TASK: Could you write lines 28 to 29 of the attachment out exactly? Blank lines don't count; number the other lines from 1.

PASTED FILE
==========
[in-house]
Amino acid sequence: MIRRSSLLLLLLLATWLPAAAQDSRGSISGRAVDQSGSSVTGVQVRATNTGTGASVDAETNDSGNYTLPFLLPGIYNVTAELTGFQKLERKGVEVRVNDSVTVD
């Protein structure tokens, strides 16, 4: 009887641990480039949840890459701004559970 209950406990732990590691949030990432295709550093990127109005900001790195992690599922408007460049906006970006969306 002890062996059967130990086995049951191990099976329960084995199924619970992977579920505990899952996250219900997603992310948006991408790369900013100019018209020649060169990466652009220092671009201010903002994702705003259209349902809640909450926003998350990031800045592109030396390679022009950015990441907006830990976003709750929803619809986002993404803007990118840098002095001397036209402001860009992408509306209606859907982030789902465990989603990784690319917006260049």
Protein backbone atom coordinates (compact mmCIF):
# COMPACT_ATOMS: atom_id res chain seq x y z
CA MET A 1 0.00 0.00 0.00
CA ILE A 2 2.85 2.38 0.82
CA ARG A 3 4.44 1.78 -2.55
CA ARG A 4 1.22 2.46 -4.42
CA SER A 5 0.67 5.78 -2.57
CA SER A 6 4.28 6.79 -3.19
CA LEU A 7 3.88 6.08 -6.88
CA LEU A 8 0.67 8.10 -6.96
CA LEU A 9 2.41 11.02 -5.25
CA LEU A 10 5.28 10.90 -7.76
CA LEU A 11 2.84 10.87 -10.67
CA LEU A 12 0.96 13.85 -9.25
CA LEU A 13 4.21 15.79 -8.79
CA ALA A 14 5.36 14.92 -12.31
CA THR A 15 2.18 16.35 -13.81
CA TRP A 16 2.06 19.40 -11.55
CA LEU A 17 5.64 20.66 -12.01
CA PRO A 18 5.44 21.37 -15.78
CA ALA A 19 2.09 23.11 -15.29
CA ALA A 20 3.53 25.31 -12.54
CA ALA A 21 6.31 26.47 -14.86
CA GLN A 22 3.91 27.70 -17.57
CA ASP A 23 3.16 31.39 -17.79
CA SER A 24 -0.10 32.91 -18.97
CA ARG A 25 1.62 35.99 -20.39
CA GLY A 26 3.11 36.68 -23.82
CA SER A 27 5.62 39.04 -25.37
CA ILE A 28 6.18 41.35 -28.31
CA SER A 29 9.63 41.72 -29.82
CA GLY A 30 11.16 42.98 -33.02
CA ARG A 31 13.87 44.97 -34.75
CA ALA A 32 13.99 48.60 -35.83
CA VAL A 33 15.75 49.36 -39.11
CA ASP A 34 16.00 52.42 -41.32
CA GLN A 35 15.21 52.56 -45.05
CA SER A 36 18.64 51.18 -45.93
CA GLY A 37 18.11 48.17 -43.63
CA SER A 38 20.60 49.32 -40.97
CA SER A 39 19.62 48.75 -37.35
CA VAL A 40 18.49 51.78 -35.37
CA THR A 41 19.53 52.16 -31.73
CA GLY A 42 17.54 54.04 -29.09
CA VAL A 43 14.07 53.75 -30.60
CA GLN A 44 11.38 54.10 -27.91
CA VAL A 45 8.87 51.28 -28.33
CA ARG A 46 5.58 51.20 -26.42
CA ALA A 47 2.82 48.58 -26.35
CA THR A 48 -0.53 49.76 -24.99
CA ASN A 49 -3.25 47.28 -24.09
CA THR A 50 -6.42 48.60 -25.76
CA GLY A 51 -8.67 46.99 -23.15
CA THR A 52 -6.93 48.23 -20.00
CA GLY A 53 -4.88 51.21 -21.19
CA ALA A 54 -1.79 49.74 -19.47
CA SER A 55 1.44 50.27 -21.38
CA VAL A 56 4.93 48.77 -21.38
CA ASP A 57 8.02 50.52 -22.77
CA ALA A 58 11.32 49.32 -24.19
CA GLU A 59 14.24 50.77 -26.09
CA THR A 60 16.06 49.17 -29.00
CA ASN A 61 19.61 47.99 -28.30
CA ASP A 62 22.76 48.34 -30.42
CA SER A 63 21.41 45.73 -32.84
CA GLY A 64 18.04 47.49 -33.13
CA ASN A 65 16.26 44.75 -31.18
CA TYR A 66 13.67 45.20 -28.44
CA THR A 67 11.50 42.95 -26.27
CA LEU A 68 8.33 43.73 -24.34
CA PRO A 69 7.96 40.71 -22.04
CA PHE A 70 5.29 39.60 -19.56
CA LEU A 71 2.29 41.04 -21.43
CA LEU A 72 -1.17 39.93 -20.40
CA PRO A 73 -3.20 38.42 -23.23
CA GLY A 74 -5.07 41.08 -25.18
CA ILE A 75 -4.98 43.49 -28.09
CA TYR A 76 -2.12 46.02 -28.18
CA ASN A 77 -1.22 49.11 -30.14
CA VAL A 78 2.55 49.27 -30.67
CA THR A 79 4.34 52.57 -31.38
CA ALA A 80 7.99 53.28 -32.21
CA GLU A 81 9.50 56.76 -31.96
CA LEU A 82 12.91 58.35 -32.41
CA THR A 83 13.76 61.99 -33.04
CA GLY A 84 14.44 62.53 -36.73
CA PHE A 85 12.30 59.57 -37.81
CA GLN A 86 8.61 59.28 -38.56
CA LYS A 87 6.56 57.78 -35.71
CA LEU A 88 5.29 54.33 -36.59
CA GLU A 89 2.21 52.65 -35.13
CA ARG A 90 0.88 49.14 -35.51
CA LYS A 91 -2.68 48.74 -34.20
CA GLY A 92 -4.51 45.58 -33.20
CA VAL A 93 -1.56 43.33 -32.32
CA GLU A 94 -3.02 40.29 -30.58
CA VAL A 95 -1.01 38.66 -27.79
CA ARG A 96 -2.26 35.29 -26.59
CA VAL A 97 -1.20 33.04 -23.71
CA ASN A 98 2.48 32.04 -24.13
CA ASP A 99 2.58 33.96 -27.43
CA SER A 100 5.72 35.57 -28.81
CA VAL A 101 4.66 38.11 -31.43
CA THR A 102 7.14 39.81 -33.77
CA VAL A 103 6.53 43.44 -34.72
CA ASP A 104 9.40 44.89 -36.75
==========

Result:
CA ASP A 23 3.16 31.39 -17.79
CA SER A 24 -0.10 32.91 -18.97